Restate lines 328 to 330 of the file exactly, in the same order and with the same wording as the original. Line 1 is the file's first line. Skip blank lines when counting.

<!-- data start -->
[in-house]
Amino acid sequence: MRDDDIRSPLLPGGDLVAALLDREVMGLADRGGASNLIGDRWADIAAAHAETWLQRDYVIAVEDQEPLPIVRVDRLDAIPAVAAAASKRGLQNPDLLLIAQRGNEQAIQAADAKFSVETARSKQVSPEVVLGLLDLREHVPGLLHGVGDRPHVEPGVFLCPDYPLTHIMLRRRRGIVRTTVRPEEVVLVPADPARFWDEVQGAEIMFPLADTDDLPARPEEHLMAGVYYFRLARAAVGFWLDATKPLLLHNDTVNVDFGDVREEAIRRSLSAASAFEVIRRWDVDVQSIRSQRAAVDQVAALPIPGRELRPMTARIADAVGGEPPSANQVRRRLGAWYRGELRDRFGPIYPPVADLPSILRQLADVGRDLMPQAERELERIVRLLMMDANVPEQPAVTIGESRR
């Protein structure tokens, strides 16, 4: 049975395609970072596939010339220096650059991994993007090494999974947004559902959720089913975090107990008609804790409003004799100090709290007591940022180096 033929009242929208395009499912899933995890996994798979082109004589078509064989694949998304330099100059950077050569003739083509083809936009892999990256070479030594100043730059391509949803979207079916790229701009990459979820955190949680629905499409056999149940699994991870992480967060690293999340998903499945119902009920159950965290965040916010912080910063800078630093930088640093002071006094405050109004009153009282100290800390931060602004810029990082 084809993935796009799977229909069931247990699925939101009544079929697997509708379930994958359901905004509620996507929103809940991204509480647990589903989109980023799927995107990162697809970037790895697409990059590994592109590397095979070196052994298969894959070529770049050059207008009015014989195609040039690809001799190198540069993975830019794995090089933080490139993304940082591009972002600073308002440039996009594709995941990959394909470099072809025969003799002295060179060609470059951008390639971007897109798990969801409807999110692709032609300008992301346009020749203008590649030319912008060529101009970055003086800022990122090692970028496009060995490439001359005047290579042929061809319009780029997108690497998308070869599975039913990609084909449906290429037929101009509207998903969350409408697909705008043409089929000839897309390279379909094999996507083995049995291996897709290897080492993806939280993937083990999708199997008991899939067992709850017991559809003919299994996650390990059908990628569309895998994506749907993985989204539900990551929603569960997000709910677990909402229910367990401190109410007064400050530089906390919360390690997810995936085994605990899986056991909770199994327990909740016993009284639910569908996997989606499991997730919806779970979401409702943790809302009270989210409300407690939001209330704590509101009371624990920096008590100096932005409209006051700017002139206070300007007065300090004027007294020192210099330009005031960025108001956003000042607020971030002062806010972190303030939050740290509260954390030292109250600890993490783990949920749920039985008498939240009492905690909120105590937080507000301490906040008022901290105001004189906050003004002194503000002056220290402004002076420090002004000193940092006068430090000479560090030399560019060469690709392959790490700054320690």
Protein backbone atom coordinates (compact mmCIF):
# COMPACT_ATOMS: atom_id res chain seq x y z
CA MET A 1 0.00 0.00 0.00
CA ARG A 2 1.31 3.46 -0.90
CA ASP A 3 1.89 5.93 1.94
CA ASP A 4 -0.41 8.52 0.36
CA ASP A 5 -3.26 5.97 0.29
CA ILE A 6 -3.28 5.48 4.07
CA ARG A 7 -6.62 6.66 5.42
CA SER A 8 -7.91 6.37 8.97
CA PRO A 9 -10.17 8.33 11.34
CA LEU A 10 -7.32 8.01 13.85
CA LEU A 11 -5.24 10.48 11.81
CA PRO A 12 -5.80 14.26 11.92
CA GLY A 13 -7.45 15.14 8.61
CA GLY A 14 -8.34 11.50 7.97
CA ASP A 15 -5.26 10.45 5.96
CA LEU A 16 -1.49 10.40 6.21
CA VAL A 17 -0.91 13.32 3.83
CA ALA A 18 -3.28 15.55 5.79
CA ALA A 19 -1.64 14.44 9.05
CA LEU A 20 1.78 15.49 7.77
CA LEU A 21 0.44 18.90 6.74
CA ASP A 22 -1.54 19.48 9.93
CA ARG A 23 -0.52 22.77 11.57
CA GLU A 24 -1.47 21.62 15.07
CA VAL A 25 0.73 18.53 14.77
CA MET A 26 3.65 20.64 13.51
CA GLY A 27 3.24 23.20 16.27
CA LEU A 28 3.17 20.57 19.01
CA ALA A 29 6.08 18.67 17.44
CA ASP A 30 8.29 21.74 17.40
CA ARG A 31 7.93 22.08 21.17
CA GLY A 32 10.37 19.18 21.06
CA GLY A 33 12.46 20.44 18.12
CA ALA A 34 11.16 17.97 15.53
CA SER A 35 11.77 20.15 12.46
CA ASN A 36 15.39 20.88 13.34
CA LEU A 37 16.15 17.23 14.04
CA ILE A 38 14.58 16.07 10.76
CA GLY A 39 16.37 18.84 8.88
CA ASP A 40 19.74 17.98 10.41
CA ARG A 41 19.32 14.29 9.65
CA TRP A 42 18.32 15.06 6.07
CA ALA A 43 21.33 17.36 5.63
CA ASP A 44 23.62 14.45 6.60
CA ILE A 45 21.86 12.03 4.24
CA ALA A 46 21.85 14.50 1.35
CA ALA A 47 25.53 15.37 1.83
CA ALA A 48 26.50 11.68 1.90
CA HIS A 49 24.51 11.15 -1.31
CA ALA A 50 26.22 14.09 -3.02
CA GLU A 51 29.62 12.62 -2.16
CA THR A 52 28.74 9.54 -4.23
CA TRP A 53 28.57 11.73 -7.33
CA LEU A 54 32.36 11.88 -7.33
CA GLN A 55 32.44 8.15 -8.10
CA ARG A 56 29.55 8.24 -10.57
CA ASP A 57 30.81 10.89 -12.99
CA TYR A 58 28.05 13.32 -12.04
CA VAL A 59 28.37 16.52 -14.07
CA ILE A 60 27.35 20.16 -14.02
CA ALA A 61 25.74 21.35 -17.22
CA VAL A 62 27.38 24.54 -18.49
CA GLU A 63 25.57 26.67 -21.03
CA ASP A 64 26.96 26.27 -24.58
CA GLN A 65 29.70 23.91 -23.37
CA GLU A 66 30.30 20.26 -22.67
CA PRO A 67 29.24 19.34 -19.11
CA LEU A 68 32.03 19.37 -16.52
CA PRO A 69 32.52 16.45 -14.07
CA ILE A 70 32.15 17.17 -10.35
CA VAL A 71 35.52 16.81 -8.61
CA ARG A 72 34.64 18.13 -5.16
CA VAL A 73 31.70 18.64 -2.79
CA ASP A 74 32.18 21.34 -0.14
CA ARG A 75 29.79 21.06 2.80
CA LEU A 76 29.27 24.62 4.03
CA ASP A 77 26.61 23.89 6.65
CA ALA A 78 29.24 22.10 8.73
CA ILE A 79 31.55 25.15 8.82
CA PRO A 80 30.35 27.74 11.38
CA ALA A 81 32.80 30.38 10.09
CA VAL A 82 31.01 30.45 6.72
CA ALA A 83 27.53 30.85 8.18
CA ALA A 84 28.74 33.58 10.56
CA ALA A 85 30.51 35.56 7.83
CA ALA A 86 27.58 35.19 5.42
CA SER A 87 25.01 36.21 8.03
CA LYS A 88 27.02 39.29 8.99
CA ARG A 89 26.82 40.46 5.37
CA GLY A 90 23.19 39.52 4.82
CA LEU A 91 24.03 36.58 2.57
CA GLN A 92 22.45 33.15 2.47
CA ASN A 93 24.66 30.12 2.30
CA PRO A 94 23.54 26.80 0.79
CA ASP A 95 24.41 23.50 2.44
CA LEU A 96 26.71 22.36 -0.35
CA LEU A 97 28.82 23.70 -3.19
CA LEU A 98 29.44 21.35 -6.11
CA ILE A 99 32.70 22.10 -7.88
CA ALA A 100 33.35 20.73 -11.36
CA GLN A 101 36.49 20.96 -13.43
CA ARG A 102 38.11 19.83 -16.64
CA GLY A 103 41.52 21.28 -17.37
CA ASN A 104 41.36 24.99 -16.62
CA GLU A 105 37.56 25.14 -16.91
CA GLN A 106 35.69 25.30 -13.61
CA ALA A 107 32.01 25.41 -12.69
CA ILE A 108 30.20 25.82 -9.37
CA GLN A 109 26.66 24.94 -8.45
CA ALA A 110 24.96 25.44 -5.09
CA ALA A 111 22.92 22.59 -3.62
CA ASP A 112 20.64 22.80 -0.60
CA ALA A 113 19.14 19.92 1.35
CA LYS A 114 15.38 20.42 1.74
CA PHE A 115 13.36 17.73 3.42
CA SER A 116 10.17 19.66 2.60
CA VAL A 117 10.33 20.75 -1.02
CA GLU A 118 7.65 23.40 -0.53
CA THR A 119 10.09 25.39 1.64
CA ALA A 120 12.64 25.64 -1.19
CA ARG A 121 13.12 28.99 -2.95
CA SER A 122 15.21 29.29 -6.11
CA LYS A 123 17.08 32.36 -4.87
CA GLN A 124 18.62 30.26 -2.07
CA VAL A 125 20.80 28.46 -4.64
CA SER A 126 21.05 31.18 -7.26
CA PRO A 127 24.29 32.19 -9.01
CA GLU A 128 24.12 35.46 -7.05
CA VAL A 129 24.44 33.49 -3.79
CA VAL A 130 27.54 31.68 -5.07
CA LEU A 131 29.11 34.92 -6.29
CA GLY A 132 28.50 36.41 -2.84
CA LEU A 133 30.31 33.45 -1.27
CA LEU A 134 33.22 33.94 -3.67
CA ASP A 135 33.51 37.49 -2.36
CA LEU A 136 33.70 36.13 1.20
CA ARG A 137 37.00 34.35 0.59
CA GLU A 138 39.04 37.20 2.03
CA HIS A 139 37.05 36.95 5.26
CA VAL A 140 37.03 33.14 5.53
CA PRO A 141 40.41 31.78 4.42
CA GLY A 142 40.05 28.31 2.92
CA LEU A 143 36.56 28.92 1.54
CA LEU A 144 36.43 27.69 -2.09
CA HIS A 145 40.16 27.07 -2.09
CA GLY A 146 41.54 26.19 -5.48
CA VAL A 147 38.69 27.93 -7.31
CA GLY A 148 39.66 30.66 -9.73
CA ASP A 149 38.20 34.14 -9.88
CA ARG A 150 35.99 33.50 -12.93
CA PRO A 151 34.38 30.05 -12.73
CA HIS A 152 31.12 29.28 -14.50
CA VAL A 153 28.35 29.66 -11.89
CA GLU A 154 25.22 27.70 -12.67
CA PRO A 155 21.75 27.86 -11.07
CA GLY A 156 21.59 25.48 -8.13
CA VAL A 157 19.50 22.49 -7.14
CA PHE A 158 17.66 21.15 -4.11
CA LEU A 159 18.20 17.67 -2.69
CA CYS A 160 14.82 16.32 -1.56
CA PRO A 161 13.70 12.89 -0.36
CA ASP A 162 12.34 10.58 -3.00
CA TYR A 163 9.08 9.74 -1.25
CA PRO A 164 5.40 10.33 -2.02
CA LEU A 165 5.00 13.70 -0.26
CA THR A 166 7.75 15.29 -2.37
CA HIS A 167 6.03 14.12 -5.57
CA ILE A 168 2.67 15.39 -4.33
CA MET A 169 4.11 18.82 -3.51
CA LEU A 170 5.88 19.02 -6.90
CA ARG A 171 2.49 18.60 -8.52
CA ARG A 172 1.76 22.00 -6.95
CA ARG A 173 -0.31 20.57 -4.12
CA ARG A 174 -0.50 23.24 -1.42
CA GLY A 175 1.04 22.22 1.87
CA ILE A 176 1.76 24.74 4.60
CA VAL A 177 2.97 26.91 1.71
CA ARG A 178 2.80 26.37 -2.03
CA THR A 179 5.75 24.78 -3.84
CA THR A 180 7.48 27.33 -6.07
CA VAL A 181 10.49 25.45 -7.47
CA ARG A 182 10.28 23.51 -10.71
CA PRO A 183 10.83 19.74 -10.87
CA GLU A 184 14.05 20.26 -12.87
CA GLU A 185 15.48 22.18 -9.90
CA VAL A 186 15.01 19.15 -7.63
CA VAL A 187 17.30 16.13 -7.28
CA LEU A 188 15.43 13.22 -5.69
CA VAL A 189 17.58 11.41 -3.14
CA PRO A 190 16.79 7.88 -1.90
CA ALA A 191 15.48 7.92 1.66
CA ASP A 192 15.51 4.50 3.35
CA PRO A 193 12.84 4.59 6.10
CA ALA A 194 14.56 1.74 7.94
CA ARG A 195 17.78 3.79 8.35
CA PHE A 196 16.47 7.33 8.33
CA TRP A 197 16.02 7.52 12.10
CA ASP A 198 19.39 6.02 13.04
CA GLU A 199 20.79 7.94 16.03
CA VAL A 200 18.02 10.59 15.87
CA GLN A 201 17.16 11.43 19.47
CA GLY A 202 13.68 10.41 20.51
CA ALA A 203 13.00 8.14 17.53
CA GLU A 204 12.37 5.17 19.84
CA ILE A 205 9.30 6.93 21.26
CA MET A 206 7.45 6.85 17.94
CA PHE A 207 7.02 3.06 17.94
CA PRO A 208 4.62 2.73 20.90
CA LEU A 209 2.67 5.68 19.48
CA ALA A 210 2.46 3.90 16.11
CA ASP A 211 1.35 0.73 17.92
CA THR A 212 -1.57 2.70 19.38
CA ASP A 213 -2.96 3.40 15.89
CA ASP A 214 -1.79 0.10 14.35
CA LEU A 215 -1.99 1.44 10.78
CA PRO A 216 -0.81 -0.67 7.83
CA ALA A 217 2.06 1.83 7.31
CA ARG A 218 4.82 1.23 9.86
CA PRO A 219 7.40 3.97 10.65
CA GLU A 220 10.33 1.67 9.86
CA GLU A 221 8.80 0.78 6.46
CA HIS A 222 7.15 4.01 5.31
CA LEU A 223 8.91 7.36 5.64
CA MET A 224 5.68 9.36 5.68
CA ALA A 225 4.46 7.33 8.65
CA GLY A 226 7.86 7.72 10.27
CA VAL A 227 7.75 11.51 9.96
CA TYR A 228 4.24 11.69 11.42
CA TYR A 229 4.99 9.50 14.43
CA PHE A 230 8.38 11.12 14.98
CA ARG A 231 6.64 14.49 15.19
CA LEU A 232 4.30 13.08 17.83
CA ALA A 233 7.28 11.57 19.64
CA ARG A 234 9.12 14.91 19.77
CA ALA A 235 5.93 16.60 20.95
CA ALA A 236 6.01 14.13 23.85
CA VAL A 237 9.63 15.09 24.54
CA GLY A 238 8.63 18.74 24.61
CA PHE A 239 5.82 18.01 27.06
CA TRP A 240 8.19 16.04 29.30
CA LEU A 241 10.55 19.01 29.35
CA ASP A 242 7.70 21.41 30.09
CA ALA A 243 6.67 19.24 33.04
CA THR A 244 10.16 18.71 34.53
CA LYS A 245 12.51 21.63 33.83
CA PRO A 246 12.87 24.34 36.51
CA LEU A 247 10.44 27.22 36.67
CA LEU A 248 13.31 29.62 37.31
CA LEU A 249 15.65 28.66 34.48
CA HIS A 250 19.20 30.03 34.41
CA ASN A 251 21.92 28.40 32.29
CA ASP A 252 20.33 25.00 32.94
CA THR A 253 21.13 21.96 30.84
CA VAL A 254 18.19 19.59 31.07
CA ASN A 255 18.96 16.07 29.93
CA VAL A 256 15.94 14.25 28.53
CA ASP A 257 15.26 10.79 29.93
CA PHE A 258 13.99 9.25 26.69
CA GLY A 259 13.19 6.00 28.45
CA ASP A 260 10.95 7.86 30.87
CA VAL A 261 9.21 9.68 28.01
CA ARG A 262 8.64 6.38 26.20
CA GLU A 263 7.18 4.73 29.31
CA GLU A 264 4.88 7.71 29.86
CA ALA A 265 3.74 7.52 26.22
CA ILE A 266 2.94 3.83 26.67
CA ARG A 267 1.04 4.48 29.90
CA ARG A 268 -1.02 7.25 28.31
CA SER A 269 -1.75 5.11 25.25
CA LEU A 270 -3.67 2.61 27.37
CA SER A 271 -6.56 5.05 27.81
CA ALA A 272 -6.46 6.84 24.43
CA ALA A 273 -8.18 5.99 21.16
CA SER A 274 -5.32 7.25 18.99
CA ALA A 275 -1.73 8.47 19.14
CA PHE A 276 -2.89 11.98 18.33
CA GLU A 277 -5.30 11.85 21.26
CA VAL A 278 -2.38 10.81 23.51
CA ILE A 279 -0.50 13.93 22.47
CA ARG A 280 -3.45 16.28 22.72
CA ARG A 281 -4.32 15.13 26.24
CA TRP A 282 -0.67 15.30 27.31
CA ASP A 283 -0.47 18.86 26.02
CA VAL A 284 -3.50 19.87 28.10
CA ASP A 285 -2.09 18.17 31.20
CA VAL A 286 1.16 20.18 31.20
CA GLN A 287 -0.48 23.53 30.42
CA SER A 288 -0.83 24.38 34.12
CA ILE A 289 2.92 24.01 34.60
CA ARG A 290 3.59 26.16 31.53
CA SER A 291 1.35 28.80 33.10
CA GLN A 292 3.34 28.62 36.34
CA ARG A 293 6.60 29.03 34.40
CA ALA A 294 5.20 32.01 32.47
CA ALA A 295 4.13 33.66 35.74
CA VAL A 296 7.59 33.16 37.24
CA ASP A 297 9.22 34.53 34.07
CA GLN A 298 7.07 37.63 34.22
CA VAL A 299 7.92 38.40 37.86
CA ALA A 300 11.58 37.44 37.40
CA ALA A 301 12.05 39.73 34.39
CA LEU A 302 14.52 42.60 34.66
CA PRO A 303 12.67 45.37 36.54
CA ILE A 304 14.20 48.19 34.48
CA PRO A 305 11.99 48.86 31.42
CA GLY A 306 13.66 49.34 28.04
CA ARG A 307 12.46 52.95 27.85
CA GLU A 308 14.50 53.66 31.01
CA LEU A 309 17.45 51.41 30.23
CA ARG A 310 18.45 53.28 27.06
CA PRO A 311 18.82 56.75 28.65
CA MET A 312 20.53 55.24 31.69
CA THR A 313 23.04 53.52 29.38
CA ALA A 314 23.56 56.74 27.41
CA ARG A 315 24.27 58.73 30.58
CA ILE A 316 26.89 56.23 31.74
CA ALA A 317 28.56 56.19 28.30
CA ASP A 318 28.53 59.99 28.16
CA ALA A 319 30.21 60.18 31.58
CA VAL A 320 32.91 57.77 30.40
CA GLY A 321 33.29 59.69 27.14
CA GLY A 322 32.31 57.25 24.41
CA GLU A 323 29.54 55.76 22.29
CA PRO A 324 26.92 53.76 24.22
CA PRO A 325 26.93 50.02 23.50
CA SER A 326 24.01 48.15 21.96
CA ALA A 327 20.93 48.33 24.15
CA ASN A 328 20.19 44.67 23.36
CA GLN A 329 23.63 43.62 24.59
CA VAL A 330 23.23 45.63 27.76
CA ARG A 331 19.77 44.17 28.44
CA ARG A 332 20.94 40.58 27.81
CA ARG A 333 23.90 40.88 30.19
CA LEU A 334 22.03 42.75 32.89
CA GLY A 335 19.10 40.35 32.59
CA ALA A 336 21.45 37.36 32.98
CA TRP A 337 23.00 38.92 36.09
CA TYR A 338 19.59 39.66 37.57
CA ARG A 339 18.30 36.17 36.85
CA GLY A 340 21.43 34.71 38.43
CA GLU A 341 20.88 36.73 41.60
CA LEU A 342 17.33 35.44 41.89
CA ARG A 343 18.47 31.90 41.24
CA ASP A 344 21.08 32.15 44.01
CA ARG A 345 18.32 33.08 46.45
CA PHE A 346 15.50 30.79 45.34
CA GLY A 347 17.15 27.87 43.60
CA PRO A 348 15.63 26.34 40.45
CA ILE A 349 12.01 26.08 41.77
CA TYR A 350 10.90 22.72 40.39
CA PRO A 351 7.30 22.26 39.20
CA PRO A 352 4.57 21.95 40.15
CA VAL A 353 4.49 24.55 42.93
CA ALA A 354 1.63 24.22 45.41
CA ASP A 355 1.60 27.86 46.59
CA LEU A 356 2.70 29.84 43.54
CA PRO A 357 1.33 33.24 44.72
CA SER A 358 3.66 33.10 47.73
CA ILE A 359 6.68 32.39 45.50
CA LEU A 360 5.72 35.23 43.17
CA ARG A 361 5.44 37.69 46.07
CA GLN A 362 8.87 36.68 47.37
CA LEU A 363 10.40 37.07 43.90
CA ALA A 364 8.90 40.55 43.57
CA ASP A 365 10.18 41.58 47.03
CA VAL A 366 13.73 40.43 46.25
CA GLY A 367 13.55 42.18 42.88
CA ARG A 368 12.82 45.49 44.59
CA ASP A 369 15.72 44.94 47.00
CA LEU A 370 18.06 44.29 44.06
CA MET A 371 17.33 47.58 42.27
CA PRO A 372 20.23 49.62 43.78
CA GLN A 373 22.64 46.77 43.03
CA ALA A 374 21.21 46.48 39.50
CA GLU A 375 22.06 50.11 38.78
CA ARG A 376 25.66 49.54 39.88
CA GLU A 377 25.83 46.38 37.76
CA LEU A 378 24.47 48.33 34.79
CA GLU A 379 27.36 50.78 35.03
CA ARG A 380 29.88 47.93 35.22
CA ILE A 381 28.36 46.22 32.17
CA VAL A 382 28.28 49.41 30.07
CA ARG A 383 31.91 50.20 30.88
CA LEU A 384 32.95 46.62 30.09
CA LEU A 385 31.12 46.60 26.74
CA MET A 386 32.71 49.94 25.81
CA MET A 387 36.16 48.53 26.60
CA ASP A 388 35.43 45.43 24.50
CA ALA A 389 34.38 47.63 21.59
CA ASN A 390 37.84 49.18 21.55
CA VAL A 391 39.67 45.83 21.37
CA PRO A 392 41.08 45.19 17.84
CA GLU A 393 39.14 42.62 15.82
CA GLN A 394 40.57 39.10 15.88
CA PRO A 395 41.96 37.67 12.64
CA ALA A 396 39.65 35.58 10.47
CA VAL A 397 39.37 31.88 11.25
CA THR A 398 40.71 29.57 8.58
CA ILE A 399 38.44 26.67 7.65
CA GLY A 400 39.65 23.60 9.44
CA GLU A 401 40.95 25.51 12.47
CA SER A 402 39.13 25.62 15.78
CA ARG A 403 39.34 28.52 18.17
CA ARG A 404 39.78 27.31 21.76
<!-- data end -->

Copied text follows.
CA GLU A 323 29.54 55.76 22.29
CA PRO A 324 26.92 53.76 24.22
CA PRO A 325 26.93 50.02 23.50